Murderfist finds its footing at The PIT, with some
(left to right): John Moreno, Carly Goodspeed, Mick Maguire, Kelan
Maloney, Walter Replogle, Henry Zebrowski, Ed Larson, Holden McNeely,
Tim Dean and Jeff Darland.
The 10-member sketch comedy group Murderfist, beginning
a run at the People’s Improv Theater, revels in making an audience
uncomfortable. But behind the shock value of some of their pieces, the
group has internalized the ethos of Monty Python and early SNL, and
built a style all their own on top of that.
Take, for example, a simulated public service announcement hosted by
John Moreno, warning of the dangers of autoerotic asphyxiation as cast
member Mick Maguire simulates this act, complete with fake penis pulled
out of his pants. It’s dark humor of the sort Michael O’Donoghue might
have cooked up.
Similarly, Henry Zebrowski ramps up the discomfort level with a
masterful take on Marlon Brando, complete with belly and demented
ranting, such as (imagined?) sexual activity with co-stars Susan
Sarandon and Johnny Depp. Zebrowski even trods out into the audience as
he rants, and after witnessing the asphyxiation sketch, you never know
just what he might do.
Jeff Darland provides another highlight to Murderfist’s show, with a
monologue as a preacher who quickly becomes drunk and psychotic -- again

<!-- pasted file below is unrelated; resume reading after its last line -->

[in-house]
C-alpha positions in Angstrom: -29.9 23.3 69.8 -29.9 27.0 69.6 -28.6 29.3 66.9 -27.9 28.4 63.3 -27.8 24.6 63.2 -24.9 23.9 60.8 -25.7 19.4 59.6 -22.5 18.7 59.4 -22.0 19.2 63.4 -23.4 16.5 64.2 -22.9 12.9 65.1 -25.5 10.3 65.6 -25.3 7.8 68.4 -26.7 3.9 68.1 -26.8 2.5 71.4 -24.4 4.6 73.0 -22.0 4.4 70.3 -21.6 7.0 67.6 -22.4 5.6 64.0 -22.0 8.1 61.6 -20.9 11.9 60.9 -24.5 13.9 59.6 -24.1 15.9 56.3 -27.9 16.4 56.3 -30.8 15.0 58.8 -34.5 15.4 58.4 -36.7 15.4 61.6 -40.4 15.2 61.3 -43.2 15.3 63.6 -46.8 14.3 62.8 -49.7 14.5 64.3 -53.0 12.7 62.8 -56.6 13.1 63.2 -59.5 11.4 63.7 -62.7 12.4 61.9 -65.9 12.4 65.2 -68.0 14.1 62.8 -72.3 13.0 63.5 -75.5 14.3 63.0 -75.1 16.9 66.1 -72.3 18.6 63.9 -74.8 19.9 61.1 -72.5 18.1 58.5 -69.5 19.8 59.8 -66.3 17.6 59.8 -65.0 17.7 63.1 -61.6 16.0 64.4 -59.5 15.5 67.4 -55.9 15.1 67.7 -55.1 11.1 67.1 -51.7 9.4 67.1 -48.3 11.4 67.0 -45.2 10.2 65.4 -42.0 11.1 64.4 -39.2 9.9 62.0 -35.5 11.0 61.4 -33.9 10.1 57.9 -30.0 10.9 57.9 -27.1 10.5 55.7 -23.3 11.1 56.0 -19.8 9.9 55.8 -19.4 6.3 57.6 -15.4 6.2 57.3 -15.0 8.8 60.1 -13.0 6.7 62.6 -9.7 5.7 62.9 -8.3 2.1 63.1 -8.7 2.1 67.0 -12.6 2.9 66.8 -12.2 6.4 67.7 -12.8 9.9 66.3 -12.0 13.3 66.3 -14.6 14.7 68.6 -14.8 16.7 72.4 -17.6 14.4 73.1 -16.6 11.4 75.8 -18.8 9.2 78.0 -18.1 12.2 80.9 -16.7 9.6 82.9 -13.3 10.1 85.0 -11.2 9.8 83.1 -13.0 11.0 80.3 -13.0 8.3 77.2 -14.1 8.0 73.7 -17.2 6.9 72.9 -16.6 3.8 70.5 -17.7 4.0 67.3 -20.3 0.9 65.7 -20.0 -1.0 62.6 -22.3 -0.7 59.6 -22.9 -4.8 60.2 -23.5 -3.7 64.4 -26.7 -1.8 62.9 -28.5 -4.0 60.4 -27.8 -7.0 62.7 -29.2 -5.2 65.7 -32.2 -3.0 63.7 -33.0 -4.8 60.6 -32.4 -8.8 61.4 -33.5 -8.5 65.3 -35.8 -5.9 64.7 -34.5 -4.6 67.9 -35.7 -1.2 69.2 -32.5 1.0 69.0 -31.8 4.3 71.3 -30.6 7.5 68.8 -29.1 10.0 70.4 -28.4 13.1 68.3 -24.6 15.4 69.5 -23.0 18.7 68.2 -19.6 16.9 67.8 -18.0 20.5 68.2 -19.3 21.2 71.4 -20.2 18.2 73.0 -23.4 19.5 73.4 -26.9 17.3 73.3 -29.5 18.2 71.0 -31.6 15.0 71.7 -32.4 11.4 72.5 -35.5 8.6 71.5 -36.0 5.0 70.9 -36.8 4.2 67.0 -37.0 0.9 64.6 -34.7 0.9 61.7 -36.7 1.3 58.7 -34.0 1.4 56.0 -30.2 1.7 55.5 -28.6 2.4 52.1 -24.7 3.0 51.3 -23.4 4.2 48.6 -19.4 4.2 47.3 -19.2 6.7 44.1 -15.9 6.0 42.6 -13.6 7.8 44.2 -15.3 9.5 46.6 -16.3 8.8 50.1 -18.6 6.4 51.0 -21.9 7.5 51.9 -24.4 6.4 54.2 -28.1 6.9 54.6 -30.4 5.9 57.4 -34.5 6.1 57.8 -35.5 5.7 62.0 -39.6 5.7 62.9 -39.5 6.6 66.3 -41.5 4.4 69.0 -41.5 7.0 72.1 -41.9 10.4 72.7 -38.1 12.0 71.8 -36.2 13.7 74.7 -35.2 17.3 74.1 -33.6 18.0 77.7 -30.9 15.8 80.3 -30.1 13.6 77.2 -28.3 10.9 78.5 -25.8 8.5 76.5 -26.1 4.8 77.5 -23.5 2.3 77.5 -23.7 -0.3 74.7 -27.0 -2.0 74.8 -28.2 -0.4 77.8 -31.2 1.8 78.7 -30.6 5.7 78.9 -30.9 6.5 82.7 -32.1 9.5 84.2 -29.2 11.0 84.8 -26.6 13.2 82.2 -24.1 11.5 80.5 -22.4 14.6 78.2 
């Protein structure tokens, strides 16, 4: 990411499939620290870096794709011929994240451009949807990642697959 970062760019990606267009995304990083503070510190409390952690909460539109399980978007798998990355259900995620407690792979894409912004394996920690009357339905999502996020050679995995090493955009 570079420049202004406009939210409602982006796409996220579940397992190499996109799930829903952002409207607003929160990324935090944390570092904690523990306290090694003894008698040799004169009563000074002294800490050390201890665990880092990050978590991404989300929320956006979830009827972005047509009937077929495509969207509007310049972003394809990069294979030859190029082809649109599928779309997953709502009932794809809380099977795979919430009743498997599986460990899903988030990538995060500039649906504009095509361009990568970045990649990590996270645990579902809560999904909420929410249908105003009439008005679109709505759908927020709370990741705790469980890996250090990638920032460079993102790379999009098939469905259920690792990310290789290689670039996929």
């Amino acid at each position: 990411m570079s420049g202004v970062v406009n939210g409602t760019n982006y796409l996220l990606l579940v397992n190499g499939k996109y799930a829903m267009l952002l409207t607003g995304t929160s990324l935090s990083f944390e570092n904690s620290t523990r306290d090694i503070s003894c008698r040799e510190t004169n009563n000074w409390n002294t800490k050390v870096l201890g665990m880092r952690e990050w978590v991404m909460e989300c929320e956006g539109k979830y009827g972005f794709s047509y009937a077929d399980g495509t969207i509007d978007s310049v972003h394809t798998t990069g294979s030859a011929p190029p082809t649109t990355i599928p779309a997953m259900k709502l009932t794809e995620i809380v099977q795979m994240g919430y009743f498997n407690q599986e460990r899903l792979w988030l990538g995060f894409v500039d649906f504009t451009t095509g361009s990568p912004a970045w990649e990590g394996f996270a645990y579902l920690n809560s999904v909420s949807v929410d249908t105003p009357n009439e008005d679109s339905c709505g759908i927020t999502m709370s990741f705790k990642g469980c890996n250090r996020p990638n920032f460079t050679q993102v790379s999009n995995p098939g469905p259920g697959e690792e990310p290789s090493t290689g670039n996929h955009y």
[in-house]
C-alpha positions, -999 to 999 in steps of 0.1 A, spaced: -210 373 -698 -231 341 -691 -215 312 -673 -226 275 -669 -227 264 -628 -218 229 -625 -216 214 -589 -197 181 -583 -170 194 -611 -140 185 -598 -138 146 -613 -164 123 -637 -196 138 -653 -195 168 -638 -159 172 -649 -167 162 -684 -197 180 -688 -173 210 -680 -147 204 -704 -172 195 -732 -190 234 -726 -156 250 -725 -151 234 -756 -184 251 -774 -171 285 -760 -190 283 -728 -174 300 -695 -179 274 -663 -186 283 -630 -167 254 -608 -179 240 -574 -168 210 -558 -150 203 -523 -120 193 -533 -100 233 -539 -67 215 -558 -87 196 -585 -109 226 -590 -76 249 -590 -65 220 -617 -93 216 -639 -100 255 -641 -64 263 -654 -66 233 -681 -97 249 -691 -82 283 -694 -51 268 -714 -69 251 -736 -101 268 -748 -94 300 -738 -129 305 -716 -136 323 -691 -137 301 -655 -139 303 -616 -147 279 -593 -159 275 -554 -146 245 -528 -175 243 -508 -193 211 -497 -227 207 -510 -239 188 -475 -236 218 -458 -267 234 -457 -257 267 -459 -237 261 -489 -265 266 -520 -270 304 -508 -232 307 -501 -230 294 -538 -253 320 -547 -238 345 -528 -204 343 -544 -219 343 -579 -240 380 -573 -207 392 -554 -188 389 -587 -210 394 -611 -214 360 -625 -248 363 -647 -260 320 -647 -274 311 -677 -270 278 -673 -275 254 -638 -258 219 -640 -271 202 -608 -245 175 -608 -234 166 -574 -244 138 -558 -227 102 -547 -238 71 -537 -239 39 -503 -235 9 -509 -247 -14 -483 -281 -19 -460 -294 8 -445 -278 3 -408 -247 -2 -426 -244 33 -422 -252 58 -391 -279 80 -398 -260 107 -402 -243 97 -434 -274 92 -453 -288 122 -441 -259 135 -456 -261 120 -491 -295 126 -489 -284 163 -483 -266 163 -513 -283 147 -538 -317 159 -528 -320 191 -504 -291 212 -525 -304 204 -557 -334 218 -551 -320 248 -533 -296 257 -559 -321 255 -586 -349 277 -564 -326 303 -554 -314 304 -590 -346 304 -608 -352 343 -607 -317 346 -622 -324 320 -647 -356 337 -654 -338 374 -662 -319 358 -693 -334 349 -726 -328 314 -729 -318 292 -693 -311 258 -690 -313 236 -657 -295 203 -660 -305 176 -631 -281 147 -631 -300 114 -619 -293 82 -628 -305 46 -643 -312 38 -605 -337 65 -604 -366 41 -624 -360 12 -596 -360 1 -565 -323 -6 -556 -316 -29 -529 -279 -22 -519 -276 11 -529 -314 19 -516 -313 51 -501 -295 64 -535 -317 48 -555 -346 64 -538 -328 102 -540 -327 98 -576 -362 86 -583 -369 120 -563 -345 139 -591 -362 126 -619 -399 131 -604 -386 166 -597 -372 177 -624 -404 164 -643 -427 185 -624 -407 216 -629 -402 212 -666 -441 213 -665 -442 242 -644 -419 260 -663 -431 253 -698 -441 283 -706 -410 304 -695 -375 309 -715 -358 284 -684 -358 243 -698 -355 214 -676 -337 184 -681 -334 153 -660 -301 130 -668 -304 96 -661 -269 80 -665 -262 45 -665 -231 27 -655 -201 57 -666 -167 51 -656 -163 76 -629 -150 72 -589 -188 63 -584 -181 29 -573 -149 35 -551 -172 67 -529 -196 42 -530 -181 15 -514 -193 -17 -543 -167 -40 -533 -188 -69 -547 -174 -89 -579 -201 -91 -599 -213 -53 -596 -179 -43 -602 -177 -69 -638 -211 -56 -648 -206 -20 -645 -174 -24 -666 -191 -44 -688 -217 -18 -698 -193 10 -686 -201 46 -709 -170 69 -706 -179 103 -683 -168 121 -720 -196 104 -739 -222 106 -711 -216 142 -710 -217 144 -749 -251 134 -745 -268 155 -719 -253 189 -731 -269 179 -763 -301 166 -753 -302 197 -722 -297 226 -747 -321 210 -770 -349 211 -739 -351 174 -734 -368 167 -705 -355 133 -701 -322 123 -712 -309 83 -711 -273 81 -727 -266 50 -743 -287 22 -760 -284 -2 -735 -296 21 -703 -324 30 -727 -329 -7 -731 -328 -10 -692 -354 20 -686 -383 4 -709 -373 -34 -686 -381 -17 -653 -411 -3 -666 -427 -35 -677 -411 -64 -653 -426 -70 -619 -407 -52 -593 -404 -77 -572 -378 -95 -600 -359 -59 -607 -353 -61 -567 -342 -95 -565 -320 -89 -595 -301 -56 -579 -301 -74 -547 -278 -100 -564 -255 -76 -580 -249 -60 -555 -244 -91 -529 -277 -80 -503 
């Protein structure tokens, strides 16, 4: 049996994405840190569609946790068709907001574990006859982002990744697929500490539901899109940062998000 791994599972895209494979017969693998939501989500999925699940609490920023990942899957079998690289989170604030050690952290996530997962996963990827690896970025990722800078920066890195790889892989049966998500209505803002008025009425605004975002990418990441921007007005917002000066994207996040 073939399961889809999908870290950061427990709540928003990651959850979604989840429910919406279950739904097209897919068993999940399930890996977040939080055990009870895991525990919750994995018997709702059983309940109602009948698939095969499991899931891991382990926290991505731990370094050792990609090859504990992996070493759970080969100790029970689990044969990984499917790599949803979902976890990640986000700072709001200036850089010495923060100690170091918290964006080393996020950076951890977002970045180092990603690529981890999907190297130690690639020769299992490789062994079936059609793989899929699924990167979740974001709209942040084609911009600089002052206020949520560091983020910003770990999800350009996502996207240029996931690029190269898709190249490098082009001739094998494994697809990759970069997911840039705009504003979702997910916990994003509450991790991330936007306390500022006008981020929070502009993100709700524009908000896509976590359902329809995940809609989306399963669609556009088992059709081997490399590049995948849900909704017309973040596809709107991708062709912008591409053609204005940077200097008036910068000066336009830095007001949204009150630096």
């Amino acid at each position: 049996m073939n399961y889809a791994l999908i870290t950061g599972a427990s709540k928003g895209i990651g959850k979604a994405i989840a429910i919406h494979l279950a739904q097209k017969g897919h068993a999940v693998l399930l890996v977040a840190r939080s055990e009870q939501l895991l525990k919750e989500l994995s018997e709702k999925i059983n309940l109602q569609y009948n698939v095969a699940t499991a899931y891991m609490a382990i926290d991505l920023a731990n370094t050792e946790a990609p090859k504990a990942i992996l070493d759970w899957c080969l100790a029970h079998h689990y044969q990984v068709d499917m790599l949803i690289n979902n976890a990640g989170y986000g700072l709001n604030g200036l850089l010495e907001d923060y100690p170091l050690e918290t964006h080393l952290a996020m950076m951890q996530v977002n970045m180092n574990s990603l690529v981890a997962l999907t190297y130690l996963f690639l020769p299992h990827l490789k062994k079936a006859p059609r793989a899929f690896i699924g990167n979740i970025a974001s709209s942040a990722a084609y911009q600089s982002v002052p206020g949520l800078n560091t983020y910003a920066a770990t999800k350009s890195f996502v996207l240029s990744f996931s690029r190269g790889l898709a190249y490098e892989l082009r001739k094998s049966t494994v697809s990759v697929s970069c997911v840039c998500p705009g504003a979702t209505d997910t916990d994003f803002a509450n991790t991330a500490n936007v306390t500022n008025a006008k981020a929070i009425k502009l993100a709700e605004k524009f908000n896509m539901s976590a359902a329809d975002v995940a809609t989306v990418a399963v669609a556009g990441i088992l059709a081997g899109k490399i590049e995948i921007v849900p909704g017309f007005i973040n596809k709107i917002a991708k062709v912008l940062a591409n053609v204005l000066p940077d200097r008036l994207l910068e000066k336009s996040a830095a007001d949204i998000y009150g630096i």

evoking uncomfortable laughter with a scary performance.
Not all of Murderfist’s ideas come off. A couple of pieces in the show
are a bit perfunctory, and the video short they showcase in the show
sometimes shoots a bit wide of its mark. The short, “Facial
Attraction,” also features Zebrowski, this time as a gypsy. Here,
Murderfist mines a different sort of repulsiveness for humor in this
piece, and the second half of the inherent joke is more gross-out than
But the group evidences enough strong talent and material and cohesion
-- demonstrated even by their dimly lit dancing that creates a spectral
atmosphere between skits -- to make it possible to say that once they
bring all their material up to the same levels reached in the
aforementioned segments, Murderfist could be a force to be reckoned
Stand Up Experience, a trio of alternative stand-up comedians who
perform together, preceded Murderfist. For the most part, Dan Upham was
the only one of the three with any coherence to his material, although
Seena Jon did have a sustained comic story in his final segment (the
three took alternating turns at the microphone), describing his
disappointment at being hassled by airport security not for his Middle
Eastern appearance but because his driver’s license had expired just
four days previous. Upham shined with a conceptual bit as the “Haiku
Comic,” reading flaky haikus off cards he threw aside one by one.
Murderfist performs 9:30 p.m. Thursdays in January at The PIT.